Majority of institutions support shareholder activism, says FTI Consulting

Jan 21, 2015
<p>Three-quarters see growth of activism as having a &lsquo;favorable impact on the market&rsquo; finds study</p>

The majority (76 percent) of institutional investors view shareholder activism in a positive light, with more than three quarters voicing support for an increase in ‘US-style’ activism, according to FTI Consulting.

Talking to over 100 anonymous institutional investors globally, 84 percent say that activism adds value to a target company, compared to just 7 percent who believe it reduces value.

Taking a deeper look at how this value is realized, more than a quarter (27 percent) see activist campaigns as a catalyst for change and 21 percent say that ‘it helps align the interests of the board and management with shareholders’. At the same time, 17 percent see the practice as forcing boards to ‘sharpen their strategic focus,’ according to the firm’s 2015 shareholder activism landscape report.

On the flip side, only 13 percent of those surveyed feel that forcing an event such as a sale, the separation of assets, or the return of cash is a top benefit of shareholder activism.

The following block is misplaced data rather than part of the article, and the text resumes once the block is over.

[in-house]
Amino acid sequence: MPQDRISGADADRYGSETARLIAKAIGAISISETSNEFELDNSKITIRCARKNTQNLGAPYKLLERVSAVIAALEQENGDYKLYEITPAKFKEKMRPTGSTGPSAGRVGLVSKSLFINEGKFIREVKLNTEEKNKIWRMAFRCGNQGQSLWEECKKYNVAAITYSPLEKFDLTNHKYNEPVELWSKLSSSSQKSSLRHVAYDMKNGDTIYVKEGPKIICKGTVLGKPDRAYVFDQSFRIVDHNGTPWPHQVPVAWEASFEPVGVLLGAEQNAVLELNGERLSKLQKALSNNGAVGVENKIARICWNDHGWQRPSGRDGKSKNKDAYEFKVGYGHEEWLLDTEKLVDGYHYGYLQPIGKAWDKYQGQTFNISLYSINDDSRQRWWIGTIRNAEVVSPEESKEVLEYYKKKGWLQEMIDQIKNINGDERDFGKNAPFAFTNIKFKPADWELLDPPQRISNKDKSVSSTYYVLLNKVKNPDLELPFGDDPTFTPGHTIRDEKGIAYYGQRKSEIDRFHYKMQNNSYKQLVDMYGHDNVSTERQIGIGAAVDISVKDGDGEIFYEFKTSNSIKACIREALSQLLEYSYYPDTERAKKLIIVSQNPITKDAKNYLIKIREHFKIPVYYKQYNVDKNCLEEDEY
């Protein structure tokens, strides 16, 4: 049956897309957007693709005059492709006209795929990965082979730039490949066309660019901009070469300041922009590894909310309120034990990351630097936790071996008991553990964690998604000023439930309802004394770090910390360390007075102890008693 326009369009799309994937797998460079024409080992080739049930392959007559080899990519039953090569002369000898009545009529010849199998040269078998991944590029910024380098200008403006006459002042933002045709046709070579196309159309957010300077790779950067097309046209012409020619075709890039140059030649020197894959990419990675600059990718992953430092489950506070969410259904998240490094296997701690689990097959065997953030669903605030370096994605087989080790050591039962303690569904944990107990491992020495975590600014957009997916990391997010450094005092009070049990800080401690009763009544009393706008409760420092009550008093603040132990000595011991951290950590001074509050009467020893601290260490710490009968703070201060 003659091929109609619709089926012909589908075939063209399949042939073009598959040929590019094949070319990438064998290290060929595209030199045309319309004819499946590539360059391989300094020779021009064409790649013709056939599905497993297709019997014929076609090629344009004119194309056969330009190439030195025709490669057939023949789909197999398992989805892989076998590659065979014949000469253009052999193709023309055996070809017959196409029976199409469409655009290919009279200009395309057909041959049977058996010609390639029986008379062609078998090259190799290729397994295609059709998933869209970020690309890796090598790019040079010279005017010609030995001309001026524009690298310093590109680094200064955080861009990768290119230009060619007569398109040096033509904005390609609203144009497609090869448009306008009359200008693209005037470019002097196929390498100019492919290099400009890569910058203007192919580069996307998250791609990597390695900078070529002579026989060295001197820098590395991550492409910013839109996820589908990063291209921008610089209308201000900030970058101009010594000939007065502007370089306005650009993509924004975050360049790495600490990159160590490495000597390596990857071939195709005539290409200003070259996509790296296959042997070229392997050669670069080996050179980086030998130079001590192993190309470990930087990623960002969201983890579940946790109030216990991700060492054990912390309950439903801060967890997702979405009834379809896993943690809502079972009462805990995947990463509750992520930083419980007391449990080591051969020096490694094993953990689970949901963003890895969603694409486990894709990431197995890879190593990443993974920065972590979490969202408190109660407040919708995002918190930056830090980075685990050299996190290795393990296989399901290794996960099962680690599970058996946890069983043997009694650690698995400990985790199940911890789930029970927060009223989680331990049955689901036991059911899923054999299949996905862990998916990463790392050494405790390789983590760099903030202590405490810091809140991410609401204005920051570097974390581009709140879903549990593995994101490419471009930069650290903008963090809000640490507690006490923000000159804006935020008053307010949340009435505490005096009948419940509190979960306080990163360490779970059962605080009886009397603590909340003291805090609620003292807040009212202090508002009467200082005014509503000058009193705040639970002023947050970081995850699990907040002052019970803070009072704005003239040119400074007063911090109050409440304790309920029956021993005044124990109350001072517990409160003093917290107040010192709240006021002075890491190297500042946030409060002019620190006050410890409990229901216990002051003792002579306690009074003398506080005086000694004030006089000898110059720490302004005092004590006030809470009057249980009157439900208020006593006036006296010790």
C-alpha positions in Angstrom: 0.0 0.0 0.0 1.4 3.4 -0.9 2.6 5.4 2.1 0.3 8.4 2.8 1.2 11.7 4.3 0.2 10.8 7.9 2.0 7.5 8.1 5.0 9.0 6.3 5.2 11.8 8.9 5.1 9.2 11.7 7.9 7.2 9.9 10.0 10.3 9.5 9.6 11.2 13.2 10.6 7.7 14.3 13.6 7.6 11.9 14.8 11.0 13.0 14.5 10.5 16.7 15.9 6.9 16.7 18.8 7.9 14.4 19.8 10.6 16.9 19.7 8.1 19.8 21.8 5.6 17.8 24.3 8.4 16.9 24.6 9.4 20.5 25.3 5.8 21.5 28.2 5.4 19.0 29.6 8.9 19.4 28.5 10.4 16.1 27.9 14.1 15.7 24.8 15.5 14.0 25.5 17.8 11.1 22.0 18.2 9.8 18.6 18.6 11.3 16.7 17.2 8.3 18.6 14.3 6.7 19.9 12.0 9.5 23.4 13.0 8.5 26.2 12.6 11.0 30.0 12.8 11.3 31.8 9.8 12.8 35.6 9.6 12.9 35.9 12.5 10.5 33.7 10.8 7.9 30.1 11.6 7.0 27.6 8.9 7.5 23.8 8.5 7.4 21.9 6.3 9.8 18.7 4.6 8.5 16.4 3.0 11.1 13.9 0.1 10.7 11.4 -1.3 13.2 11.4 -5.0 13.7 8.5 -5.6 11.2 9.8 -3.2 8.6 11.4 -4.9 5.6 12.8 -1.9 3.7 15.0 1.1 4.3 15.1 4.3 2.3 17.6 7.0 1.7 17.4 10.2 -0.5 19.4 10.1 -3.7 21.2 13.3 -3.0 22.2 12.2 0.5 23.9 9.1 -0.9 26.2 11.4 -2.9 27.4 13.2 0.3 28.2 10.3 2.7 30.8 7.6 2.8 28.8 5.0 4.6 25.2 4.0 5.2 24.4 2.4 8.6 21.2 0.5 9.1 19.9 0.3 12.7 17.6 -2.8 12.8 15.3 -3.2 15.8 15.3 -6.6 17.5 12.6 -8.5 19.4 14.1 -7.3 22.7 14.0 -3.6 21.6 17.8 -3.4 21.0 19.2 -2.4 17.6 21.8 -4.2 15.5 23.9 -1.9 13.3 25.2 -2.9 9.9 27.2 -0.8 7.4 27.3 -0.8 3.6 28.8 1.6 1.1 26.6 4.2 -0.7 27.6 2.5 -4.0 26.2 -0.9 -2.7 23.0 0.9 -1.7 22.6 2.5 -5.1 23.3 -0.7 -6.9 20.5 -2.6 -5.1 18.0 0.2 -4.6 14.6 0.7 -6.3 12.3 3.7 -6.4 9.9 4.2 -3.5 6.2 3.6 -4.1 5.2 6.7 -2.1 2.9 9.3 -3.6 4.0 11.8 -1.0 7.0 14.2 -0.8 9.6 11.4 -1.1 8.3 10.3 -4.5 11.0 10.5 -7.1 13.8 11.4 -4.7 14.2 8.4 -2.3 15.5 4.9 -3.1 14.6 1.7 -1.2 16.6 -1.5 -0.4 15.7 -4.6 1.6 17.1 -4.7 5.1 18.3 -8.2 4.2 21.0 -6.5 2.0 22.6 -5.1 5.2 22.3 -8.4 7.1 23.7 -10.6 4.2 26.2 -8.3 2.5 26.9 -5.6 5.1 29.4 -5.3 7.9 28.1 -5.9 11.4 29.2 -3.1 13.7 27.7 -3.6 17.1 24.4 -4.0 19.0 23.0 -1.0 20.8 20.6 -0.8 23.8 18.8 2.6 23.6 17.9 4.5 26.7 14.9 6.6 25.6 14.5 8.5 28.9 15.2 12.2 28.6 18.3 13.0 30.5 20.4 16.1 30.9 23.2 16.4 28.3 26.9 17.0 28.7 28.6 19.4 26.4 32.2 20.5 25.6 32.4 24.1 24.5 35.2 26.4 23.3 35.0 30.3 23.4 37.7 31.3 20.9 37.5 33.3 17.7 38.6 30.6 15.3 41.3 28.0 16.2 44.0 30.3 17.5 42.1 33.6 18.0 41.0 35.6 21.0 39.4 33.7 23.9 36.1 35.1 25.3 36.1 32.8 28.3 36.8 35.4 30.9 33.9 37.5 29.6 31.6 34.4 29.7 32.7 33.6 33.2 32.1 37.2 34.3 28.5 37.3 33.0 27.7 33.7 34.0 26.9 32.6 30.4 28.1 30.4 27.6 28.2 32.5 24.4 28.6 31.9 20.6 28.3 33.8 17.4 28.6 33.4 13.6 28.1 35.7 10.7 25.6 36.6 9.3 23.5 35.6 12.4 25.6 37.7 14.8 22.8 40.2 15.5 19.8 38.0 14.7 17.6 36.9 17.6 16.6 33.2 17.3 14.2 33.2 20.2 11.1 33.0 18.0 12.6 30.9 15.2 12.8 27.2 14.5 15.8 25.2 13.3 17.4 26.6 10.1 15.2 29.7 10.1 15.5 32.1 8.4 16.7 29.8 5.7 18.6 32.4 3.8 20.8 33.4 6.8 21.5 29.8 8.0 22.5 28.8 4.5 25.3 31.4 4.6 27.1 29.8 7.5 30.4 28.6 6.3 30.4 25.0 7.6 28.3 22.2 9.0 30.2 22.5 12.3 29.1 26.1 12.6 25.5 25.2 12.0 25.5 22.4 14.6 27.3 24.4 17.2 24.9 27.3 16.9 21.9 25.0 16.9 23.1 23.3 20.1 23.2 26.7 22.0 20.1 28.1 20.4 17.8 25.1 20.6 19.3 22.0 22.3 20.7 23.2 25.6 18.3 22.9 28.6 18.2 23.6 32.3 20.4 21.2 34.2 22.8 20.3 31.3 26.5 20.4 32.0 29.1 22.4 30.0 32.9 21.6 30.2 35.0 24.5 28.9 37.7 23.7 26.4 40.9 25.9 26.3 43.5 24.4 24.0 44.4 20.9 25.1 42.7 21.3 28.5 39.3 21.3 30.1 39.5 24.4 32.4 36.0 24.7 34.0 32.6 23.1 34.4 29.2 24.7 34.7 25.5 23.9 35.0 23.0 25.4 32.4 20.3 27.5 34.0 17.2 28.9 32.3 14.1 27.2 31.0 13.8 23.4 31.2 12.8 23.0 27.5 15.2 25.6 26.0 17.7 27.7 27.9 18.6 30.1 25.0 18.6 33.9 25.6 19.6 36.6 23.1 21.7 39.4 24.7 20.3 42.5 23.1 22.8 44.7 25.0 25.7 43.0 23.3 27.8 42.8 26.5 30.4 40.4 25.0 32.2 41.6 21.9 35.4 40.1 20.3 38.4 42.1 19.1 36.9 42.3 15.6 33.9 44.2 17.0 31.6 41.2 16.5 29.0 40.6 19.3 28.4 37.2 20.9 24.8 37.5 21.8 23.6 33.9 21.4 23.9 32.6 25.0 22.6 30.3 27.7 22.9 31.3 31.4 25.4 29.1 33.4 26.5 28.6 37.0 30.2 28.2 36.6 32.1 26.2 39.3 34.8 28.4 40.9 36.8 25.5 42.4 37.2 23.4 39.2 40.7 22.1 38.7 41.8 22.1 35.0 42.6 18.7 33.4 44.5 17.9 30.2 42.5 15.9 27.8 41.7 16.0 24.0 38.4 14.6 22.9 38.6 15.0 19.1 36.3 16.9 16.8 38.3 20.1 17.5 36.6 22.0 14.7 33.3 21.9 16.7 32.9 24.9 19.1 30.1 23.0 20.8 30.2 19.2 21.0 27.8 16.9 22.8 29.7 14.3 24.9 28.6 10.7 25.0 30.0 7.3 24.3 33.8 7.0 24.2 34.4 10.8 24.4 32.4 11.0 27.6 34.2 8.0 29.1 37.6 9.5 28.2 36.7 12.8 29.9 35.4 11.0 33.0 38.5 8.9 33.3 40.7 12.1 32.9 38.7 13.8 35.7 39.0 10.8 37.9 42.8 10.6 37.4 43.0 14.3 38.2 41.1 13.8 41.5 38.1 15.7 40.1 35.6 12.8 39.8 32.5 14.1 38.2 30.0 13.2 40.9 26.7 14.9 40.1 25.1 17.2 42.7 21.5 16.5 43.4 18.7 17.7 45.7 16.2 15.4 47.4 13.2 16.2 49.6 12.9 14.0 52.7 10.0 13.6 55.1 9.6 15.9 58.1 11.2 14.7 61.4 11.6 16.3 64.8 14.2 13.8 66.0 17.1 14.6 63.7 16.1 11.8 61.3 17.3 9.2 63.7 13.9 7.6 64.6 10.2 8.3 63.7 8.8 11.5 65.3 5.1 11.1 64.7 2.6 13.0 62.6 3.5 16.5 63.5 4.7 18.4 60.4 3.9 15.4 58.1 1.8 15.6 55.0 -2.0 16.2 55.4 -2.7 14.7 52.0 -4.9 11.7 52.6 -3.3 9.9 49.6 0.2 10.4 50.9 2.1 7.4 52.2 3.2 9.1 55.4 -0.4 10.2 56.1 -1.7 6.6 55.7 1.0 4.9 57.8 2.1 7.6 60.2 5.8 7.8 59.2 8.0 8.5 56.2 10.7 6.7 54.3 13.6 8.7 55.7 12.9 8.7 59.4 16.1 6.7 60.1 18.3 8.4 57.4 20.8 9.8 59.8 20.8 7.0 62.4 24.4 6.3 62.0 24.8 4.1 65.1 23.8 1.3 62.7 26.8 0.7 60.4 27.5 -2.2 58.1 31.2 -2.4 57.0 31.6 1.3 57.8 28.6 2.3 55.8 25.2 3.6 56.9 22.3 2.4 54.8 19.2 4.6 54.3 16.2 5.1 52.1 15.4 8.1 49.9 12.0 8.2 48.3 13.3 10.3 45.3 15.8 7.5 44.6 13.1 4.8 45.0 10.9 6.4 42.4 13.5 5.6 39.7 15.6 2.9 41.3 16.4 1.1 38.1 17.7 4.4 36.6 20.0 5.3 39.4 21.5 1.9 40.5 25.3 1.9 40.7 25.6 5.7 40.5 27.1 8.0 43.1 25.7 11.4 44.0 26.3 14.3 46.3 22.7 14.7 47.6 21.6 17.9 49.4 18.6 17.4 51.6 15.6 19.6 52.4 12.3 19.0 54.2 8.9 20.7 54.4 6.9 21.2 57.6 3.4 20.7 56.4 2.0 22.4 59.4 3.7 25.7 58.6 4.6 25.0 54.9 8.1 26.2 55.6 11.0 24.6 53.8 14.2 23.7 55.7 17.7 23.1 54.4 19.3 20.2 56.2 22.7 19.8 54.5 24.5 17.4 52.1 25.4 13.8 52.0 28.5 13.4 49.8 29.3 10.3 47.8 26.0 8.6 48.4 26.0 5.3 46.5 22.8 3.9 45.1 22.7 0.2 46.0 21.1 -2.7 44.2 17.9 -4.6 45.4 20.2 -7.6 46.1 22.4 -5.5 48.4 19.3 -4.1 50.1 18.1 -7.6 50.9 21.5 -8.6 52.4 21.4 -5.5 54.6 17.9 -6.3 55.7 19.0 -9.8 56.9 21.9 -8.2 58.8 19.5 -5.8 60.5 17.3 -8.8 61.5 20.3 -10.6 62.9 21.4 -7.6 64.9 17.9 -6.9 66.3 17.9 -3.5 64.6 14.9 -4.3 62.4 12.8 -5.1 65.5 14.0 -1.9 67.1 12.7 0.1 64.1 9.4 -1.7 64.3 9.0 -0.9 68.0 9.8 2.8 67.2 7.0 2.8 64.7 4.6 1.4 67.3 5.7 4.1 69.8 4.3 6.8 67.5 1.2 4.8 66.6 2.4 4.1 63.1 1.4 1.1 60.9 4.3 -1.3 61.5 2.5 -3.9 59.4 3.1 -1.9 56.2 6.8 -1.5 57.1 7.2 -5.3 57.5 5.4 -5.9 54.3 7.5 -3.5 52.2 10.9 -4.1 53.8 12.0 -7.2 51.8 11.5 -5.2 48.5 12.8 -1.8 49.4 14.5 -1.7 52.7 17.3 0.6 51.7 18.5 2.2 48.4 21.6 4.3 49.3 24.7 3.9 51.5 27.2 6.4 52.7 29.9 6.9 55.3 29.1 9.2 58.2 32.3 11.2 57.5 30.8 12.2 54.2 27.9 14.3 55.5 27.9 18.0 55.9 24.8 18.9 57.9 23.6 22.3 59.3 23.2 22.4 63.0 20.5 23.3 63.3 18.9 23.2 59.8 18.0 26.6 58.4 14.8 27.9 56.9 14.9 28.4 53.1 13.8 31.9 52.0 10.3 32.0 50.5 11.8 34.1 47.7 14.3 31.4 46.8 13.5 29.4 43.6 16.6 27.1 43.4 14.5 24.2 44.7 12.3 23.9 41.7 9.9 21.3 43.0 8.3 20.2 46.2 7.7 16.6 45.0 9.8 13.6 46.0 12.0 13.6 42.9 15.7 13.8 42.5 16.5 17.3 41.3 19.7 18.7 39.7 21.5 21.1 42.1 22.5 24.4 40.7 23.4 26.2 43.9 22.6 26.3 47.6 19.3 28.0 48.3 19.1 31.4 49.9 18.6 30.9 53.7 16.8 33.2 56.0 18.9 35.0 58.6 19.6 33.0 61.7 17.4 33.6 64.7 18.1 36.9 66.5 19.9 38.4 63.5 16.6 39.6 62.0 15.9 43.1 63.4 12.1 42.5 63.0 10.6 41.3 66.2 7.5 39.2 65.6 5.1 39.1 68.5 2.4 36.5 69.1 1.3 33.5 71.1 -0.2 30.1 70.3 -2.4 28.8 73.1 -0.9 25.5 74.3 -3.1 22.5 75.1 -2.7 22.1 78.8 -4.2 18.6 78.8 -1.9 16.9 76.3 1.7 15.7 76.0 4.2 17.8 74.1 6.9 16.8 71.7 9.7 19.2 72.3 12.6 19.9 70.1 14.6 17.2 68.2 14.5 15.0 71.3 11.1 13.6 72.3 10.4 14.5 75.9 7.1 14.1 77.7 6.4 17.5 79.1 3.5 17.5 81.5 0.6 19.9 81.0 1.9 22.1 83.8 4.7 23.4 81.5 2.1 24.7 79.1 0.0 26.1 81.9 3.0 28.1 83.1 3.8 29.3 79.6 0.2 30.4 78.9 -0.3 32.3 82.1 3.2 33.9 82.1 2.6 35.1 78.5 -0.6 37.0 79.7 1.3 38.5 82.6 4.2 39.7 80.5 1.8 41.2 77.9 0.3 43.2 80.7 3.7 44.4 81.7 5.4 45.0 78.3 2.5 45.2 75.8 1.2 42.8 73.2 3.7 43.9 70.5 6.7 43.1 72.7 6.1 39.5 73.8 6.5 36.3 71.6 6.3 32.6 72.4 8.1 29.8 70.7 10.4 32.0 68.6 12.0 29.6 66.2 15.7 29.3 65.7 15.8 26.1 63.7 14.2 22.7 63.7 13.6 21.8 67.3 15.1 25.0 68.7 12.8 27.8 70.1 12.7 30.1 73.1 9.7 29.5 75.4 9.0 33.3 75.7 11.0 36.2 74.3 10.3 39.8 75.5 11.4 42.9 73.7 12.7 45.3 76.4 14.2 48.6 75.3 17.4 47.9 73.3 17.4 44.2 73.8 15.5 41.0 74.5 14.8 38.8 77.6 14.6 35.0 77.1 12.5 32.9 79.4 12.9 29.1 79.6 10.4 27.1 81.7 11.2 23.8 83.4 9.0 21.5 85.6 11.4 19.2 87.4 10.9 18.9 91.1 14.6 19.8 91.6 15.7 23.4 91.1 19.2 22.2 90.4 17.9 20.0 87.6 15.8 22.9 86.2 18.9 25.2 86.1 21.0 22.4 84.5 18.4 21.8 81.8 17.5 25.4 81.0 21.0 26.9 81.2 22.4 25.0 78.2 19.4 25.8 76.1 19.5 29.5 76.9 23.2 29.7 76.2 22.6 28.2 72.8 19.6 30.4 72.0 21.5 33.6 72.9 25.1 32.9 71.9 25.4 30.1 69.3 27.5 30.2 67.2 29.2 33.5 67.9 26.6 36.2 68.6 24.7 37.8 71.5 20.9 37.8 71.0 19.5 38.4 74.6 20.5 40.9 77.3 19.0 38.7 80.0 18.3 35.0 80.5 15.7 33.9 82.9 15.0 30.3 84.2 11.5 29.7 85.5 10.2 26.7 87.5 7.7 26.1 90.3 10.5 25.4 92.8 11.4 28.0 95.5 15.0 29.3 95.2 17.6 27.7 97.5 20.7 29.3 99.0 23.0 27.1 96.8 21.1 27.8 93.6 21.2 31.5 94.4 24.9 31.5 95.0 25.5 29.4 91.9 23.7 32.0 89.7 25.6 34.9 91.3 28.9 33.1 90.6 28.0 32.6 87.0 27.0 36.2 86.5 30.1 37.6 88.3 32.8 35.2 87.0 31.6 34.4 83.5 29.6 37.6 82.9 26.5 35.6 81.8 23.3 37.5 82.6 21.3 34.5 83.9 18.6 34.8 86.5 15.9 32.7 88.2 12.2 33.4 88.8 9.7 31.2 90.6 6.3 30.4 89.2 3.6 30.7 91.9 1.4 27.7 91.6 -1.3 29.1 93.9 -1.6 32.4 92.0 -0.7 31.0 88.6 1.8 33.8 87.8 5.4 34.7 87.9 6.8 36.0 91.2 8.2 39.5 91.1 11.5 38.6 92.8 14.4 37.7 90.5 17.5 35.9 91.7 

Regarding potential pitfalls, 61 percent say an activist’s presence prevents firms from taking a long-term approach to decision making, adding that it may also ‘produce short term gains at the expense of value for long-term shareholders’. And while many companies cite ‘distraction’ as a negative effect of shareholder activism, only 16 percent of FTI’s respondents agree.

‘Shareholder activists have been increasingly successful in gaining backing from institutional investors,’ says Steven Balet, managing director of strategic communications at FTI, in a press release accompanying the report. ‘However, this does not necessarily translate into unequivocal support. Institutions welcome activists for the dialogue they provoke with shareholders, but are less predisposed to supporting radical transformations.’

Balet advises that boards and management should be ‘regularly assessing their vulnerabilities and communicating their strategy to shareholders’ in order to defend themselves from activist campaigns.

Poor stock price performance topped the list of reasons a company might find itself a target of activism at 36 percent, followed by ineffective or inefficient capital deployment (27 percent), with poor corporate governance rounding out the top three with 18 percent.

Despite this, a strong share price is no guarantee of immunity, notes FTI. In fact, more than half of the institutions surveyed (53 percent) say that ‘even companies that outperformed the market could benefit from shareholder activism’.

FTI also reminds firms that when institutions support activist campaigns, ‘they are primarily supporting campaigns for ‘change’ rather than the specifics of that change’.

‘The institutions we surveyed were acutely aware that one of the dangers of shareholder activism is short-term gains at the expense of long-term value,’ continues Balet. ‘Companies need to effectively articulate and align shareholders behind their long-term vision, as well as execute on near-term initiatives, in order to protect themselves against activist approaches.’

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